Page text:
But grumbling aside……your post is perfectly said. it is a self-inflicted pace we live in! Thanks for the reminder~!

    Merry Christmas!

    Diane

  11. This is a great post and something that I have been trying to relate to my kids. You explained this is an awesome way!! Thanks for sharing and Merry Christmas!

  12. Anna Quindlen has an editorial in this week’s Newsweek where she talks about how when you see a kid ripping into a stack of presents with absolute abandon, the very best part is knowing that that’s absolutely NOT what they’ll remember about Christmas when they look back, no matter how taken with the heap they seem….they’ll remember the values and the traditions and the sense of joy and family. They’ll remember what’s important as they grow — and watching them shriek when the My Little Pony is opened is just a nice little fringe benefit.

  13. Excellent post! Thanks for relating the hole to the Holy. Definitely something I needed to read right now.

  14. Amen, sister, AMEN!

  15. Amazing post, Mary. Ever since I became an adult and my parents have not filled every desire at Christmas like they did when I was a child, I have been feeling that hole. Thank you for reminding me why that hole is there and what fills it. :o)

  16. Actually I have to disagree, just a tiny bit! Yes, Jesus fills the hole in our hearts/lives and everyone needs to know that. But I have very fond memories of receiving a much-coveted Christmas gift as a child, even now I feel the excitement of receiving some of those gifts when I think back! And I also remember the sinking longing feeling of not receiving something I dearly wanted as a child! Thankfully, my older sister also remembered one of those items and got it for me as an adult. What fun to finally have that gift, and such a loving gesture from my sister! As for my own children, I see no harm in fulfilling a desire that is not wasteful or harmful, within reason, of course. We go to church, then come home and enjoy watching them open one special gift or two. It’s the best part of gift giving for me! Have a blessed Christmas! Beth

  17. It’s a balancing act! Sometimes I have to step back and see that often I am getting gifts for my children, but for my own satisfaction. When all the presents are open if the kids are overwhelmed with stuff, I vow to keep it smaller next year! I am trying to concentrate on the real meaning of Christmas, which included gifts, but to not go too overboard with the material, so we can focus more easily on the spiritual. Thanks for stopping by my blog! I am an avid reader of Owlhaven, so that helped make my day!

  18. So very true, Mary! 🙂

  19. Ahhh… Thank you. I’ve been really wondering whether or not I am forever ruining my middle child by not getting him the drum set he so desperately wants.

    But the reason we didn’t get it is because we KNOW it’s not what he really needs.

    Thank you, thank you for this post.

  20. Hmmm . . . good post. I am reading A Christmas Longing right now by Joni Eareckson Tada. She is basing it on that same premise and the scripture “God is the answer to our deepest longings.” (1 Corin. 6:13).

    I am just as guilty as anyone in overdoing Christmas presents even if we do go to church, give to others, etc. I kind of wish we celebrated Christmas without the commercial aspect at all, but it’s hard to ignore social pressures.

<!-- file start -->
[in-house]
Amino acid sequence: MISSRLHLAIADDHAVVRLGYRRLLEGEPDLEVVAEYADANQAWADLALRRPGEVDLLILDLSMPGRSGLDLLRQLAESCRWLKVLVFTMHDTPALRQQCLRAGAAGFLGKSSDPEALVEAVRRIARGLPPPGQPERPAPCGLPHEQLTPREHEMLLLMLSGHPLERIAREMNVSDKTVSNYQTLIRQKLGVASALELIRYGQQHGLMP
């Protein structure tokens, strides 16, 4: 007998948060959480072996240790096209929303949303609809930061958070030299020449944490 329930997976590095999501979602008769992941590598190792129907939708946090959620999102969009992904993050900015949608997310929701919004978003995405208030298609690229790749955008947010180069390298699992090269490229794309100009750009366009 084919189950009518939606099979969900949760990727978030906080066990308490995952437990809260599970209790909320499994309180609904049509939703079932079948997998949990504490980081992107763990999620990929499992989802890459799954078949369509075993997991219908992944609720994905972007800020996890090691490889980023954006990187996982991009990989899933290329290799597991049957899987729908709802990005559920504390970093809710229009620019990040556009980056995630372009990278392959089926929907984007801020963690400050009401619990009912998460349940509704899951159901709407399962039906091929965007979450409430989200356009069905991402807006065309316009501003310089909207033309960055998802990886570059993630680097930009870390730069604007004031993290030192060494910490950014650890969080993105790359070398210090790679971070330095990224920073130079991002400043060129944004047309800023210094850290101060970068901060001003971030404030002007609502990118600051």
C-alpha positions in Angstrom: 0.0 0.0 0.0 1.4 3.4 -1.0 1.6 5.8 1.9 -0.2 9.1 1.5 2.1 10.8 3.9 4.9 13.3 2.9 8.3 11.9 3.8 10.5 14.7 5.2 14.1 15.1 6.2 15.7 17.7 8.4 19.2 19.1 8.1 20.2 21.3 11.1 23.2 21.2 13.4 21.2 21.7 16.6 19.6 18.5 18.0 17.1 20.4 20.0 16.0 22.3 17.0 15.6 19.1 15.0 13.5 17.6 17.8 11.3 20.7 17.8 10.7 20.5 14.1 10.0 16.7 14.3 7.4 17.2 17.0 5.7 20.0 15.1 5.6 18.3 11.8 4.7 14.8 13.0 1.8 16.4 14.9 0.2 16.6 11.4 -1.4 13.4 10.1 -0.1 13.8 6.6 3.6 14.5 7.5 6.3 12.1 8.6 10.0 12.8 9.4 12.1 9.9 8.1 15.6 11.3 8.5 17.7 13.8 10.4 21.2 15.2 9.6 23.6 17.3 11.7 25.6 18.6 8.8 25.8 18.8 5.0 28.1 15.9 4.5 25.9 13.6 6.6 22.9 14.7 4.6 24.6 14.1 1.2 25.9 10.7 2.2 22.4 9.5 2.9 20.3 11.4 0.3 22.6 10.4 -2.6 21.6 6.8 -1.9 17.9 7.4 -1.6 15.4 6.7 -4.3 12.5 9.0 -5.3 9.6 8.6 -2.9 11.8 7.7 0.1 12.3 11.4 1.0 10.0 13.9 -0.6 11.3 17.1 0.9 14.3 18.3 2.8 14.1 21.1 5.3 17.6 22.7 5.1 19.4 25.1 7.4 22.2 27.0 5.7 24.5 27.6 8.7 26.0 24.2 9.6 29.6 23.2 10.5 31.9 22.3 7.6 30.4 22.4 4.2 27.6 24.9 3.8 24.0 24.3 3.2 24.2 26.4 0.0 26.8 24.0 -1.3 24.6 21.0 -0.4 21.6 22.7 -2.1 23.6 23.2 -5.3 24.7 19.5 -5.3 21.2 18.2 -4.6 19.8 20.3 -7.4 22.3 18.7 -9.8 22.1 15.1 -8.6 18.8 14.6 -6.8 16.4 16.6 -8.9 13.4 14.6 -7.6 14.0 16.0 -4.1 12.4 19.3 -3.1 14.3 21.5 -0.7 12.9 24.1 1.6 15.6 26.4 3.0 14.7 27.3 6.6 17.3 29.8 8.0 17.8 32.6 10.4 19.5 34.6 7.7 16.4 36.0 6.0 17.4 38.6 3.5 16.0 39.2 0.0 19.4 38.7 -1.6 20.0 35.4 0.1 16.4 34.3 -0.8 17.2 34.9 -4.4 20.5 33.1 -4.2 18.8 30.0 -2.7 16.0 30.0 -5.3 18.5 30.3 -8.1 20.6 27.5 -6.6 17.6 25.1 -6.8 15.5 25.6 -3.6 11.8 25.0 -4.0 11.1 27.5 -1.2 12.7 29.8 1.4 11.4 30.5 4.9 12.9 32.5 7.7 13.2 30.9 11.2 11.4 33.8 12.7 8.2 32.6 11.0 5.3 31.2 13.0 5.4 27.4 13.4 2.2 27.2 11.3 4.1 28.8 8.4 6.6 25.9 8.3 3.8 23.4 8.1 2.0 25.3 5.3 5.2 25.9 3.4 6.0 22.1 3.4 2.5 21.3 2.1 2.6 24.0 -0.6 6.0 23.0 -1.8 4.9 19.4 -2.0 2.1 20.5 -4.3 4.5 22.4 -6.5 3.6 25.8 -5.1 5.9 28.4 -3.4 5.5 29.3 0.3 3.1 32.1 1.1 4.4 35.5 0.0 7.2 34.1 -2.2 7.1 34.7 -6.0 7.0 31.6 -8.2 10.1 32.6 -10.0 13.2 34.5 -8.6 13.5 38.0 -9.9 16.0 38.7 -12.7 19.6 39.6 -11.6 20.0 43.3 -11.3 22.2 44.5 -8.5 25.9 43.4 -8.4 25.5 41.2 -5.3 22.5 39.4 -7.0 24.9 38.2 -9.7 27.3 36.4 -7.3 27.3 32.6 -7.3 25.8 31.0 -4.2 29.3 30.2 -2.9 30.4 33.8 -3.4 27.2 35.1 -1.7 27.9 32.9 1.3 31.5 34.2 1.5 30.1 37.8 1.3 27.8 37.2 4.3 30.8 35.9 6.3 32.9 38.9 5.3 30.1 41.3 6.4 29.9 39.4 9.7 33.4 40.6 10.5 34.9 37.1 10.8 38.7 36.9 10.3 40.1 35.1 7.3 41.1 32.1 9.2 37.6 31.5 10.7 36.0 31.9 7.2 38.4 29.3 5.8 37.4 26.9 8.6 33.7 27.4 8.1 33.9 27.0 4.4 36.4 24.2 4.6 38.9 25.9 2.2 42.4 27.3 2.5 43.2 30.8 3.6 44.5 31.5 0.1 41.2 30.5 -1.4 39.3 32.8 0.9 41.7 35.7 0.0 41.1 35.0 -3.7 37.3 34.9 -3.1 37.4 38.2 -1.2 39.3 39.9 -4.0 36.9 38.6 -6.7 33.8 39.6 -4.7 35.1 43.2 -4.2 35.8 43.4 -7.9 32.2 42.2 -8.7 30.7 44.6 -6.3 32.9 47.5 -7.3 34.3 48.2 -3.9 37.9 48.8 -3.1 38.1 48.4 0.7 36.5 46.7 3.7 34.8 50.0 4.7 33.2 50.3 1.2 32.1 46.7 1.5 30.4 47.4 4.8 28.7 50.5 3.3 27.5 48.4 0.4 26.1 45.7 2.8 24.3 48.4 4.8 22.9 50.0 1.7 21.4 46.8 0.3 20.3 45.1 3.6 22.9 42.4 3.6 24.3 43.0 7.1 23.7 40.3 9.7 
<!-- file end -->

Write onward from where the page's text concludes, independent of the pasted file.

I would just rather focus on Jesus and give gifts another time, but it’s not going to happen. It’s just always felt like an uncomfortable combination to shop like crazy during a season when I would rather be home reading Jotham’s Journey to my kids (which hubby is doing, but you know what I mean).

    I have a full house, too, which is such a blessing to me, but I know lots of people get depressed at this time of year and I pray for them that Jesus will fill that hole. I truly believe when we feel discontent that we are simply yearning for our true home, Heaven since we are but pilgrims and strangers here . . . . I think that truth can help us when we feel out of sync with our world.

  21. Thanks for a great post. It’s what I’ve been thinking this season.
    Sometimes the “greed fest” makes me feel ill.

    You are right though that it’s the God shaped hole that they are trying to fill.

  22. Awesome, awesome post.

  23. Honey, I’m a grandmother, and I still have that urge to “fix it”! I think that’s the same love that motivated our heavenly Father to give such a blessed gift to us, “fixing” the mess humanity had gotten itself into. Then, look at us! We’re still not satisfied. As you so wisely noted, the hole is still there and will only be filled when we finally go home to our Father who alone can fill it.

    Nevertheless, since our parental love is our children’s most vivid insight into the love of their heavenly Parent, I think we often believe that means giving them “things.” Truth is, of course, the greatest gifts we can give them are the greatest gifts their heavenly Father gives them: to provide unconditional love, boundless security (not limited to a structure, a border, a continent, or even a planet), joy (much better than mere happiness), and a first-name acquaintance with their heavenly brother, Jesus Christ. Sorry, didn’t mean to go on and on, but I was just so touched by what you said. God bless you, Honey! Sounds like you’re on the right track!